Earnings and Sales Growth: Over the last twelve months, earnings increased by a little over 56.25%, while sales improved by about 25%. That strong pattern was also seen in the last quarter; earnings increased nearly 18% while sales increased 6.67%. That earnings patterns has continued to reflect, at least in part, generally improving conditions in the memory market, where oversupply had previously been a big concern. The company’s margin profile is impressive; Net Income versus Revenue was 21.04% over the last twelve months, and strengthened to 24.13% in the last quarter.
Free Cash Flow: AMAT’s Free Cash Flow is strong, at almost $3.4 billion. While this number declined from about $7 billion at the beginning of 2018, it is also up from around $2.5 billion at the end of 2018. It also translates to a Free Cash Flow Yield of 4.83%.
Debt to Equity: AMAT has a debt/equity ratio of .52, which is conservative, and implies debt management shouldn’t be a problem. The company has nearly $5.7 billion in cash and liquid assets, which means they they have plenty of liquidity, against $5.4 billion in total long-term debt.
Dividend: AMAT pays an annual dividend of $.88 per share – an improvement from $.80 in 2019 – and which, at its current price translates to a dividend yield of about 1.09%.
Price/Book Ratio: there are a lot of ways to measure how much a stock should be worth; but I like to work with a combination of Price/Book and Price/Cash Flow analysis. Together, these measurements provide a long-term, fair value target around $43 per share. That means that AMAT is significantly overvalued, with about -47% downside from its current price. It also puts a bargain price for the stock at around $34.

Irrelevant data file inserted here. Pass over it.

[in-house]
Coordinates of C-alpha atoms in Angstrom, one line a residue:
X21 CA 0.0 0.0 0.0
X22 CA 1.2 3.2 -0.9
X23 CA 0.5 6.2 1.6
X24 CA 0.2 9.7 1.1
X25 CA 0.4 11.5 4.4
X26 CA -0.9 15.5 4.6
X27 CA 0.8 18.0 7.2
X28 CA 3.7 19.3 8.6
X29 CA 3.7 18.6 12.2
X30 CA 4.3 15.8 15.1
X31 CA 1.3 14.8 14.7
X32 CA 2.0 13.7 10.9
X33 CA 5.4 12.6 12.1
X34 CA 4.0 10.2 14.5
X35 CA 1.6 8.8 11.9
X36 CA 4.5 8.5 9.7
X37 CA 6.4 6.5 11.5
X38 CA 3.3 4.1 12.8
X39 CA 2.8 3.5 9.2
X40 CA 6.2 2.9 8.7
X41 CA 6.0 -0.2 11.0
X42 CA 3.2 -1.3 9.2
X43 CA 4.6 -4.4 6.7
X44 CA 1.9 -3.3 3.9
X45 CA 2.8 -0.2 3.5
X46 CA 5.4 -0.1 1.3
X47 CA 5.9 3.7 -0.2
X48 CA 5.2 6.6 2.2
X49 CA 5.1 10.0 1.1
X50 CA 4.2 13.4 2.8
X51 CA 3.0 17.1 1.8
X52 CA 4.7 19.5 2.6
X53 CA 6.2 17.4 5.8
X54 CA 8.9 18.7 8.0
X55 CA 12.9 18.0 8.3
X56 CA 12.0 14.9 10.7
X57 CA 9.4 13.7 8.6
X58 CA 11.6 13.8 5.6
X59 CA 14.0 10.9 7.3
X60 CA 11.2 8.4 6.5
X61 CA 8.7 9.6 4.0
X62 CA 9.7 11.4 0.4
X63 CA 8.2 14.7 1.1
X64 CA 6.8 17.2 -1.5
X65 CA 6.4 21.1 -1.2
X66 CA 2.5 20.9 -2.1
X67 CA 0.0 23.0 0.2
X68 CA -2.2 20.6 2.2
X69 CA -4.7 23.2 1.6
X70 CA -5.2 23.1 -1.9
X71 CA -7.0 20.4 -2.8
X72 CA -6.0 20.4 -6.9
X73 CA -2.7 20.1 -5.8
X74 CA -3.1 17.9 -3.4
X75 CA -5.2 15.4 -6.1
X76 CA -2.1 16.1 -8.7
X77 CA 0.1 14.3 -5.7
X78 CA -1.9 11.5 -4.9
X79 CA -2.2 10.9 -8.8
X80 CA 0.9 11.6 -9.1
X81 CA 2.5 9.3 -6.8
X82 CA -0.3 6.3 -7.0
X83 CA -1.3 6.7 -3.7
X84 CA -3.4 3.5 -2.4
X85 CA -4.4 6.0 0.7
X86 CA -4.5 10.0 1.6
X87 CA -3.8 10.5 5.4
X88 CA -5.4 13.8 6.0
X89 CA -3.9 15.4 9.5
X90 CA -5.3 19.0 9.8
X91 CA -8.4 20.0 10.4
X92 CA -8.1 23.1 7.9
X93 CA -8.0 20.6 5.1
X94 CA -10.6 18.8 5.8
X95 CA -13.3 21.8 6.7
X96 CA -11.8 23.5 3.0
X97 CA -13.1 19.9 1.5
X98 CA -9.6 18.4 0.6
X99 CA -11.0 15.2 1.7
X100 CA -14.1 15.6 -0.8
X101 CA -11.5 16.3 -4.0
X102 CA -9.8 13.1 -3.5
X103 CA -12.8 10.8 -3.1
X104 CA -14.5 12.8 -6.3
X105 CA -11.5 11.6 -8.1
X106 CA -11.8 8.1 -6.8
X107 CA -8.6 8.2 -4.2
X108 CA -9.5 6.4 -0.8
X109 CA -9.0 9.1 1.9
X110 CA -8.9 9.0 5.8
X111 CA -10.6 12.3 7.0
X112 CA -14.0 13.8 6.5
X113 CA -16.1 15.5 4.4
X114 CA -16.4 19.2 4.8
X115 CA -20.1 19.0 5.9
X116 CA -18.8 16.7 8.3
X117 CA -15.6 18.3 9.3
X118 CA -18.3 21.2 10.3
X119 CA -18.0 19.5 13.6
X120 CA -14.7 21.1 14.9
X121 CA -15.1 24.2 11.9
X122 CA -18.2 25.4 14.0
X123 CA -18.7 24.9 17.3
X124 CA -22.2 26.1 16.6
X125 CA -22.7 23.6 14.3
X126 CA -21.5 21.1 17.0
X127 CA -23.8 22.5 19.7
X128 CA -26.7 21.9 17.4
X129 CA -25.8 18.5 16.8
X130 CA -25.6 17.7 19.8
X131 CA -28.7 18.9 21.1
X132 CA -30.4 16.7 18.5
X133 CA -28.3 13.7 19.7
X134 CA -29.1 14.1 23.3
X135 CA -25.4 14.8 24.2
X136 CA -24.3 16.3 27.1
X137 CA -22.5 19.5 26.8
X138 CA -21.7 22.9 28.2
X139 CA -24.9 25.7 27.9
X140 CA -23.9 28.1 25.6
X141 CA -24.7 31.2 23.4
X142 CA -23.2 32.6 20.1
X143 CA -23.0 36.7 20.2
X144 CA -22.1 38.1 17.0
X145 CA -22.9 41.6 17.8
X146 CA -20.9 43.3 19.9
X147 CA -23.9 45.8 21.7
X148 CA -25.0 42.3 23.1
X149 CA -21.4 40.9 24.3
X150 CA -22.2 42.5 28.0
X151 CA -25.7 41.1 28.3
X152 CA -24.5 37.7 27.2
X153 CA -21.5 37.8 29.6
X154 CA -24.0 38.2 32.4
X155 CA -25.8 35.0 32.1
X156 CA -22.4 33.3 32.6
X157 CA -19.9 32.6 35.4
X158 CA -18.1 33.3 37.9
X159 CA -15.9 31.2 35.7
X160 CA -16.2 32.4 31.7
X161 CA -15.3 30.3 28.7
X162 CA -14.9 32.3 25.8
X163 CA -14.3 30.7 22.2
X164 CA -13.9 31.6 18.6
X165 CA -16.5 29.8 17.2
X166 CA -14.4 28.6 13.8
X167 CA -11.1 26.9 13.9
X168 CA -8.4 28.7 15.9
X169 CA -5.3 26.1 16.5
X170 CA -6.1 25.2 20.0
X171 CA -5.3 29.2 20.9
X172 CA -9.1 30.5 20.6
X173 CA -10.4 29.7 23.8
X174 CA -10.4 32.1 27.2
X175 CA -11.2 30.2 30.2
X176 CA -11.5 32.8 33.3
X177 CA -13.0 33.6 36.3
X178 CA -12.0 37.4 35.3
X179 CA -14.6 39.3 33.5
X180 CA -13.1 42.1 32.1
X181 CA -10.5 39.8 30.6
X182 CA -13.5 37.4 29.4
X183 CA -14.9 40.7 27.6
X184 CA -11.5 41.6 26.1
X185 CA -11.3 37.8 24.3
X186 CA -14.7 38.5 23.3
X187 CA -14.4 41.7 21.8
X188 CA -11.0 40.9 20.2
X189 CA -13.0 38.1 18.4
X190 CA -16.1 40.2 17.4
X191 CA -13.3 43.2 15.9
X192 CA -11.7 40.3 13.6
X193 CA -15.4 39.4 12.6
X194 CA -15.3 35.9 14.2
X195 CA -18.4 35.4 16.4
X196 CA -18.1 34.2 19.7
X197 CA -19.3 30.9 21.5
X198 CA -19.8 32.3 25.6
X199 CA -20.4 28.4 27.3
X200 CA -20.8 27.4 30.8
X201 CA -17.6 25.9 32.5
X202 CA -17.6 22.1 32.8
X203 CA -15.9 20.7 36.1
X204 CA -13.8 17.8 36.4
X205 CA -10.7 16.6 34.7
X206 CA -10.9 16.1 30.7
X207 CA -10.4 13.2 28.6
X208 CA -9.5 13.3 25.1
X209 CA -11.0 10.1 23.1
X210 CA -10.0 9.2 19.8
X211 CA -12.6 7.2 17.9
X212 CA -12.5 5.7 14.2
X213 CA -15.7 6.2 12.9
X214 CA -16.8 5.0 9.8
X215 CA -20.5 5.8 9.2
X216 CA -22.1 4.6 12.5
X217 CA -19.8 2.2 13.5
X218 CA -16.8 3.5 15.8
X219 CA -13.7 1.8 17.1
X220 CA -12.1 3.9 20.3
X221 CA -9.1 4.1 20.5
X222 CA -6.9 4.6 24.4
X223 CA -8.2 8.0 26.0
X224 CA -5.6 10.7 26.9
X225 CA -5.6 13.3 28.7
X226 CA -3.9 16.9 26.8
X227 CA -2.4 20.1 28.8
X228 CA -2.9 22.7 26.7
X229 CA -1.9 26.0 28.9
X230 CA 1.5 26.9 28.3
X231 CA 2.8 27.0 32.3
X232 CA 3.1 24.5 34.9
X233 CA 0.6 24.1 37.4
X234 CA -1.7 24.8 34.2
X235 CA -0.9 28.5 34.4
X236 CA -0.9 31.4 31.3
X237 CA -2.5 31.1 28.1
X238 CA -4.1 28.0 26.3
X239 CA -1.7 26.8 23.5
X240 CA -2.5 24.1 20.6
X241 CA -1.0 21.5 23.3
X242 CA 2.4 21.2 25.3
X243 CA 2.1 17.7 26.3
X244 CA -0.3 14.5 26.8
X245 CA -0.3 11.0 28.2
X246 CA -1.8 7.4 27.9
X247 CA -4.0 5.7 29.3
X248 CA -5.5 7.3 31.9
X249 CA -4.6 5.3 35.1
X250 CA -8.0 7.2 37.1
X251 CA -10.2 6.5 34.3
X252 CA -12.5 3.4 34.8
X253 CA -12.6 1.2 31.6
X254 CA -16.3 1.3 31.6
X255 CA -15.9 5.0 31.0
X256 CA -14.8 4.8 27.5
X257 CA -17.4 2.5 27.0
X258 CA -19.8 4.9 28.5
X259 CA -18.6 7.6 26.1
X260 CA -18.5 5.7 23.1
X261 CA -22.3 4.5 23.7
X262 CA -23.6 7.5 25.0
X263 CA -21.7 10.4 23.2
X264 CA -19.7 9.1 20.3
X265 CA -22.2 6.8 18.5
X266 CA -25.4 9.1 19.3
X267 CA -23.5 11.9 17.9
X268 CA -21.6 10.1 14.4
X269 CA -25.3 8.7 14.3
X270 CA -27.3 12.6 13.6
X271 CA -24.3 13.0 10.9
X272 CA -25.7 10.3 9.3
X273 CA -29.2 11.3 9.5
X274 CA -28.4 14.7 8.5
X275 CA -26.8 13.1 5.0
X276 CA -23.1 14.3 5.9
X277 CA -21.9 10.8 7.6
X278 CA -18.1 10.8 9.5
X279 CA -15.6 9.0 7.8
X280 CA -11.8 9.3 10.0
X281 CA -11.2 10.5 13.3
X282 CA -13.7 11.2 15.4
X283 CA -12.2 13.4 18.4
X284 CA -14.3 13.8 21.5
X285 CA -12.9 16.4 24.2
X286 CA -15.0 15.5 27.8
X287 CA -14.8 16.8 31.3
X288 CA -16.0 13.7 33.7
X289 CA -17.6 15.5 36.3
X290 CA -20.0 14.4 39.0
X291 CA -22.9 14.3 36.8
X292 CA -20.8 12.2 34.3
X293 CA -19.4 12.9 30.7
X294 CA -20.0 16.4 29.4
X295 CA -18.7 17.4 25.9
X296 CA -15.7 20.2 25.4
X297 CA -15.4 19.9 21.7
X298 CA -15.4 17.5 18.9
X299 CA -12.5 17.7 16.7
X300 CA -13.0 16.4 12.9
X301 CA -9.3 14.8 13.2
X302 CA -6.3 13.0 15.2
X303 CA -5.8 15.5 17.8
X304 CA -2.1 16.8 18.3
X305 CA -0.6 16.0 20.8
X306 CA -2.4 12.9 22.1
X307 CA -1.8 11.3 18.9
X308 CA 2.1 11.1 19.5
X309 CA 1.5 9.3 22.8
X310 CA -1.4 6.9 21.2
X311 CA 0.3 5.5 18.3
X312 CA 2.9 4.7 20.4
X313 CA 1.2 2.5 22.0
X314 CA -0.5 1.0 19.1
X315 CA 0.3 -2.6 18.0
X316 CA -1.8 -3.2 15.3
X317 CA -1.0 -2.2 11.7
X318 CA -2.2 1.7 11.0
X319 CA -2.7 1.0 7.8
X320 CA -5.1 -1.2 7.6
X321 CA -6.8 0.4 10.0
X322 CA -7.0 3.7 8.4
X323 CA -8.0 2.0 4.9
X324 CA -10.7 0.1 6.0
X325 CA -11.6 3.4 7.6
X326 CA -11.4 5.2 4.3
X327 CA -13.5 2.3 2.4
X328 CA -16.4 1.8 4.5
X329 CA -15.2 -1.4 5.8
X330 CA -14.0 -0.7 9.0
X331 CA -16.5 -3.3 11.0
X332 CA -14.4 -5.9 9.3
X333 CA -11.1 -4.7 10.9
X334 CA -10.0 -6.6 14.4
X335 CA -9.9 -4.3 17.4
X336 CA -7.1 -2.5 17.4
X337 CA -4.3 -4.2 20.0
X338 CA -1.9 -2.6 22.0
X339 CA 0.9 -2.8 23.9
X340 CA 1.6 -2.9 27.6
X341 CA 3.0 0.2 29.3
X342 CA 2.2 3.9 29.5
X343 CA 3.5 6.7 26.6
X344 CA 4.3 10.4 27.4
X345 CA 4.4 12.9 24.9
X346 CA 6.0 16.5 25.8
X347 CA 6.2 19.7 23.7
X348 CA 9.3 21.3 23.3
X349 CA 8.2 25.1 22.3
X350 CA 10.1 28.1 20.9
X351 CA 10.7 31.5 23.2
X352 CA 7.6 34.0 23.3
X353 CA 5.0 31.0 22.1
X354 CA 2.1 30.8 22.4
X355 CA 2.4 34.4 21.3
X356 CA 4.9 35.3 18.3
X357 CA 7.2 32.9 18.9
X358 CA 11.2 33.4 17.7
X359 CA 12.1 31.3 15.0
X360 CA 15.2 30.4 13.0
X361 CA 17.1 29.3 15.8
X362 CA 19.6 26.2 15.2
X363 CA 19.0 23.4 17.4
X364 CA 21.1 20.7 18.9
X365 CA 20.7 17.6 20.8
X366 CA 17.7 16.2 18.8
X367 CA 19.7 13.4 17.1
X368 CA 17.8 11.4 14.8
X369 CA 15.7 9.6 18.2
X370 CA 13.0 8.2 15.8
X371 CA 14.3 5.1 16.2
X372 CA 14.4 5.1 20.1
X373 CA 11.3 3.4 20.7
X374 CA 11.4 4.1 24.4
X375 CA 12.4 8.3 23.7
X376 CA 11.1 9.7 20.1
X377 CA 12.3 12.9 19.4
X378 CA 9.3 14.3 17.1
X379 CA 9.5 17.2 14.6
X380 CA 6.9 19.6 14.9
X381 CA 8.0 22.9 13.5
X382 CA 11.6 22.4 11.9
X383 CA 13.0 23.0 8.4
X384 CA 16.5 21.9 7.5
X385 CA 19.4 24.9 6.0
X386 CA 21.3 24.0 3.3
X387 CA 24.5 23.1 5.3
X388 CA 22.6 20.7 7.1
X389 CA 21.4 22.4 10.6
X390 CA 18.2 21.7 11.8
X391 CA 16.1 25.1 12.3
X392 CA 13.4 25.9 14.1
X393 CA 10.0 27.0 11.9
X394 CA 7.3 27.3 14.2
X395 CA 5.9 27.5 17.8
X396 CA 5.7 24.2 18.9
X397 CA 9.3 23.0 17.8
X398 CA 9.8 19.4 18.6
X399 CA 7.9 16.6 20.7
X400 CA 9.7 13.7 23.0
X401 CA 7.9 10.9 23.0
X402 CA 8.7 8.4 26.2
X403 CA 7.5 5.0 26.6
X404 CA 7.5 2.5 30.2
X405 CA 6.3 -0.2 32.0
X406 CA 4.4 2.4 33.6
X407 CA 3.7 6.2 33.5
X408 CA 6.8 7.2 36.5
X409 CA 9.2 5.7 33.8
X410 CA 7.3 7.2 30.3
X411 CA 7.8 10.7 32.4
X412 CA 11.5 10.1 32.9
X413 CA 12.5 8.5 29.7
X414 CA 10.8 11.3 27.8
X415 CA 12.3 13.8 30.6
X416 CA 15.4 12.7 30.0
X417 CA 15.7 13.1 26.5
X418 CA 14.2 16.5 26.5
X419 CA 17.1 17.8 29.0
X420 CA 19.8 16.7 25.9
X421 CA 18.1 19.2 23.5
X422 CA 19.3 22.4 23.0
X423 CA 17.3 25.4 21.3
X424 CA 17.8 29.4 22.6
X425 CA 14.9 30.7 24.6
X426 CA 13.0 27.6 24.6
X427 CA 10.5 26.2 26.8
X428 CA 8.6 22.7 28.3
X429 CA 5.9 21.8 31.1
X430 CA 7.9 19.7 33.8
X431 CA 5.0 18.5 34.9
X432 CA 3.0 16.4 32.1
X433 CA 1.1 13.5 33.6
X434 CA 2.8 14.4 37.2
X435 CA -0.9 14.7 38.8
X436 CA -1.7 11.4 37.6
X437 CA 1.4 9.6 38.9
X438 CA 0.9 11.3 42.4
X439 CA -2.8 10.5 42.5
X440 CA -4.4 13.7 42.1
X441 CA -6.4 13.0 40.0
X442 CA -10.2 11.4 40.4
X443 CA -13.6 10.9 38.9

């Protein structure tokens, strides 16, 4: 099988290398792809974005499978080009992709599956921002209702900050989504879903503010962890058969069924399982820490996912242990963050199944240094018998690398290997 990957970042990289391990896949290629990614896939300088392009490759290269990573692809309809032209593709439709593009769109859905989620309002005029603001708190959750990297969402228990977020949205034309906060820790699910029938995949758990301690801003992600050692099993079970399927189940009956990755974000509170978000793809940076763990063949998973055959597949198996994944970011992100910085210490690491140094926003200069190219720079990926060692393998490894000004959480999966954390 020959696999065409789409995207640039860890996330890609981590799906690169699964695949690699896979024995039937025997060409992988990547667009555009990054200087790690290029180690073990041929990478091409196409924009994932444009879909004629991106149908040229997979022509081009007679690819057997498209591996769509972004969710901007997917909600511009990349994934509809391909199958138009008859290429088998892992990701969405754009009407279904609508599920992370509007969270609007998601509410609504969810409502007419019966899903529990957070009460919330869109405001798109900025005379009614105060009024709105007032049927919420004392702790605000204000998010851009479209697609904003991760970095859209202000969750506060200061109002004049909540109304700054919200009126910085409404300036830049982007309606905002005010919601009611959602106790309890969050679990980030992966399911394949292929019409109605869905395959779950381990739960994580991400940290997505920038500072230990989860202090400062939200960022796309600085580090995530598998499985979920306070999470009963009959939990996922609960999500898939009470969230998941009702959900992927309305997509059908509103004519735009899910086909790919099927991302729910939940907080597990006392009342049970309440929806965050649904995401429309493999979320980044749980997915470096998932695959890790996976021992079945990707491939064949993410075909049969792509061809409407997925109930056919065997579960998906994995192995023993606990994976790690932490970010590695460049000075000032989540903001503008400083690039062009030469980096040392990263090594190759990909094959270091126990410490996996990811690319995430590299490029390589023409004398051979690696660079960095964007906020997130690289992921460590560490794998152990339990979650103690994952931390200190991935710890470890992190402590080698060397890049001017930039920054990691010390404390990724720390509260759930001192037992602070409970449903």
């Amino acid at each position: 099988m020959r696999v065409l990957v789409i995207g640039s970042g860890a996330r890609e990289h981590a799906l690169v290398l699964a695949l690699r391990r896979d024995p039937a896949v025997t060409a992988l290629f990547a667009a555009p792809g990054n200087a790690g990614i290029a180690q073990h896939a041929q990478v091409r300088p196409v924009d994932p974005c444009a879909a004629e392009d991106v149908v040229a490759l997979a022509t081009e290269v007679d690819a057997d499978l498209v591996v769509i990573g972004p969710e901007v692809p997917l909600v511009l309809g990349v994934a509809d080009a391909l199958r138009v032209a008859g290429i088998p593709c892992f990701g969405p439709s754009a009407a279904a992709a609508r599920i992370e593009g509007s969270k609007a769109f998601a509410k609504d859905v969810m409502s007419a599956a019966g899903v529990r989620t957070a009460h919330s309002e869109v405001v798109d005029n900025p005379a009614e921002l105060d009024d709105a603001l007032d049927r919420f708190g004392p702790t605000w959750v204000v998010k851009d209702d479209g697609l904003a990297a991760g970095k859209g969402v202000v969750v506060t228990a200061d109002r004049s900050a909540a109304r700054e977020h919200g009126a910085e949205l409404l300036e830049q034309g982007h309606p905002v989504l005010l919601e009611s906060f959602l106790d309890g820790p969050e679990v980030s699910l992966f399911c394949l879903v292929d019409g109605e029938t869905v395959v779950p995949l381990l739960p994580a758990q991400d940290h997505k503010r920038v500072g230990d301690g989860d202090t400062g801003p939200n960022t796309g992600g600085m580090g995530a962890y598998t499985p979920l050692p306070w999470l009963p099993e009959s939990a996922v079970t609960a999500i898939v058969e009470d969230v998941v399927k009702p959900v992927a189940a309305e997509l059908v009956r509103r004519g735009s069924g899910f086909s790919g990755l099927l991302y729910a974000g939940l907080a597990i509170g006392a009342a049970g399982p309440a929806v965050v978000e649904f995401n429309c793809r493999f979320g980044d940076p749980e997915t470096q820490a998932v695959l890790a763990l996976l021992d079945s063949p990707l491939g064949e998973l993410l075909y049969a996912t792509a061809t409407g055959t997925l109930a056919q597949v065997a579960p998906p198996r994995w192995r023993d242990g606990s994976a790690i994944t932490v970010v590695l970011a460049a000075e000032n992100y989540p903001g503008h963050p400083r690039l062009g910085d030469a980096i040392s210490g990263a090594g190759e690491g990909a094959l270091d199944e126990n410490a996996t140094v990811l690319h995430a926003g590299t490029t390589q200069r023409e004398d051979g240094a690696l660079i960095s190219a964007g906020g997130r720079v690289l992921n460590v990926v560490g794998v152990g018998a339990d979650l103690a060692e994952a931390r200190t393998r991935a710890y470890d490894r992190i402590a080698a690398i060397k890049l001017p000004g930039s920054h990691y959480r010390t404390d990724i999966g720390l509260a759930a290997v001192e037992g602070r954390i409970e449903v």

Here’s a look at the stock’s latest technical chart.
Current Price Action/Trends and Pivots: The chart above covers the last two years of price activity. The red line traces the stock’s upward trend throughout that period to its current high at around $81. It also provides the baseline for the Fibonacci retracement lines shown on the right side of the chart. Considering the stock’s current momentum, it can be hard to estimate current support or resistance levels on a practical basis; but the parabolic nature of the move should make you wonder if the stock’s near-term momentum is sustainable. The stock’s bounce off of support at around $56 saw the stock push to about $73 – a $17 per share gain – before finding a pivot high, which could provide a useful reference point. It dropped to about $69 before rebounding again to its current level and has increased about $13 per share from that point. That could put a near-term peak anywhere between the stock’s current price and $86. If that happens, I doubt the stock would be able to maintain the exaggerated upward slope it is currently on, which means that I would look for support somewhere between $73 and $69.
Near-term Keys: If you prefer working with short-term, momentum-based trades, I think the current difference between likely support and resistance suggests that the stock offers about $4 of upside (at the most) versus $9 to $13 of downside right now. That puts the stock’s current reward: risk at somewhere between 1:2 or 1:3. That means that the probabilities of success in bullish trades right now very, very low. A pivot high anywhere between the stock’s current price and $86 could offer an opportunity short the stock or to buy put options for a an aggressive, bearish short-term trade, with a target price somewhere between $73 and $69. What about the value proposition? AMAT’s fundamentals are solid; but given the stock’s current overvalued status, there is really no way to think about AMAT as any kind of useful long-term buy right now.